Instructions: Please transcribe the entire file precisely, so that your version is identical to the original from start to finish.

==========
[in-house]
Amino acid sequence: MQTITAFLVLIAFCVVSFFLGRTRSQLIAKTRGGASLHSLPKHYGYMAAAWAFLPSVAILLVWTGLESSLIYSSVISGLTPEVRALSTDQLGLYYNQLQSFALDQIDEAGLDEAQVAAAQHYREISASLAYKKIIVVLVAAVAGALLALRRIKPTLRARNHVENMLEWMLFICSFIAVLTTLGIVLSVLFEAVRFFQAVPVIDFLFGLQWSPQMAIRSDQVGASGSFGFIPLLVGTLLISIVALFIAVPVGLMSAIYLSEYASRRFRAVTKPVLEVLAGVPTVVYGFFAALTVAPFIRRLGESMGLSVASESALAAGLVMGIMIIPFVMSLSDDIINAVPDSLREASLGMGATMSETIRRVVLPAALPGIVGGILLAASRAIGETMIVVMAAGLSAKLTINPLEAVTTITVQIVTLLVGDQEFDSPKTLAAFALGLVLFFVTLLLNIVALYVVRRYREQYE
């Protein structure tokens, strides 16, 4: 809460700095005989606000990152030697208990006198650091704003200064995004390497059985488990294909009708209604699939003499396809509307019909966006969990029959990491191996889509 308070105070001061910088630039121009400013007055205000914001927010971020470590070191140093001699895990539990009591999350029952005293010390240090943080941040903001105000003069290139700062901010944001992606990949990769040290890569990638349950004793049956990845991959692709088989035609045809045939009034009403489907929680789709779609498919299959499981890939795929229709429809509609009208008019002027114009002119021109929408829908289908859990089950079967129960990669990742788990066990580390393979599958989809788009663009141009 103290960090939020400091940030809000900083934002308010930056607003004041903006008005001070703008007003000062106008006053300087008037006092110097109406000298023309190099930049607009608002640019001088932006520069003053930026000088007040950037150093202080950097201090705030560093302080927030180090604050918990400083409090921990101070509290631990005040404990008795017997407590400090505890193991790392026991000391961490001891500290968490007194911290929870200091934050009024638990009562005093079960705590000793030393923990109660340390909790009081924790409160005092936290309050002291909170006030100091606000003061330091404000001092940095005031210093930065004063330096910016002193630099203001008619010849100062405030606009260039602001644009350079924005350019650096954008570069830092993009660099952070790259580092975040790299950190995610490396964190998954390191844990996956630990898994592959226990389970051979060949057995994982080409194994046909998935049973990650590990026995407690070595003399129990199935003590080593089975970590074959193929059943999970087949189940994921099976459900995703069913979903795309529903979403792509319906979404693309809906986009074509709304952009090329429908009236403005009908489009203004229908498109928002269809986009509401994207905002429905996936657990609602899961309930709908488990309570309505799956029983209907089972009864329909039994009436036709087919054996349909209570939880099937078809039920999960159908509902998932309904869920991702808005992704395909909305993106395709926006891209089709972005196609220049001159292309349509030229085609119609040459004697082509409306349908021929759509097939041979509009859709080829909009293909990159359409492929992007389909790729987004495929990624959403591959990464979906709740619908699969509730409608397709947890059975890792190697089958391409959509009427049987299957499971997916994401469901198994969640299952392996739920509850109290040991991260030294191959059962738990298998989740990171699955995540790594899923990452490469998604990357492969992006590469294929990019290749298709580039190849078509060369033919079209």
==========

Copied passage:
[in-house]
Amino acid sequence: MQTITAFLVLIAFCVVSFFLGRTRSQLIAKTRGGASLHSLPKHYGYMAAAWAFLPSVAILLVWTGLESSLIYSSVISGLTPEVRALSTDQLGLYYNQLQSFALDQIDEAGLDEAQVAAAQHYREISASLAYKKIIVVLVAAVAGALLALRRIKPTLRARNHVENMLEWMLFICSFIAVLTTLGIVLSVLFEAVRFFQAVPVIDFLFGLQWSPQMAIRSDQVGASGSFGFIPLLVGTLLISIVALFIAVPVGLMSAIYLSEYASRRFRAVTKPVLEVLAGVPTVVYGFFAALTVAPFIRRLGESMGLSVASESALAAGLVMGIMIIPFVMSLSDDIINAVPDSLREASLGMGATMSETIRRVVLPAALPGIVGGILLAASRAIGETMIVVMAAGLSAKLTINPLEAVTTITVQIVTLLVGDQEFDSPKTLAAFALGLVLFFVTLLLNIVALYVVRRYREQYE
């Protein structure tokens, strides 16, 4: 809460700095005989606000990152030697208990006198650091704003200064995004390497059985488990294909009708209604699939003499396809509307019909966006969990029959990491191996889509 308070105070001061910088630039121009400013007055205000914001927010971020470590070191140093001699895990539990009591999350029952005293010390240090943080941040903001105000003069290139700062901010944001992606990949990769040290890569990638349950004793049956990845991959692709088989035609045809045939009034009403489907929680789709779609498919299959499981890939795929229709429809509609009208008019002027114009002119021109929408829908289908859990089950079967129960990669990742788990066990580390393979599958989809788009663009141009 103290960090939020400091940030809000900083934002308010930056607003004041903006008005001070703008007003000062106008006053300087008037006092110097109406000298023309190099930049607009608002640019001088932006520069003053930026000088007040950037150093202080950097201090705030560093302080927030180090604050918990400083409090921990101070509290631990005040404990008795017997407590400090505890193991790392026991000391961490001891500290968490007194911290929870200091934050009024638990009562005093079960705590000793030393923990109660340390909790009081924790409160005092936290309050002291909170006030100091606000003061330091404000001092940095005031210093930065004063330096910016002193630099203001008619010849100062405030606009260039602001644009350079924005350019650096954008570069830092993009660099952070790259580092975040790299950190995610490396964190998954390191844990996956630990898994592959226990389970051979060949057995994982080409194994046909998935049973990650590990026995407690070595003399129990199935003590080593089975970590074959193929059943999970087949189940994921099976459900995703069913979903795309529903979403792509319906979404693309809906986009074509709304952009090329429908009236403005009908489009203004229908498109928002269809986009509401994207905002429905996936657990609602899961309930709908488990309570309505799956029983209907089972009864329909039994009436036709087919054996349909209570939880099937078809039920999960159908509902998932309904869920991702808005992704395909909305993106395709926006891209089709972005196609220049001159292309349509030229085609119609040459004697082509409306349908021929759509097939041979509009859709080829909009293909990159359409492929992007389909790729987004495929990624959403591959990464979906709740619908699969509730409608397709947890059975890792190697089958391409959509009427049987299957499971997916994401469901198994969640299952392996739920509850109290040991991260030294191959059962738990298998989740990171699955995540790594899923990452490469998604990357492969992006590469294929990019290749298709580039190849078509060369033919079209």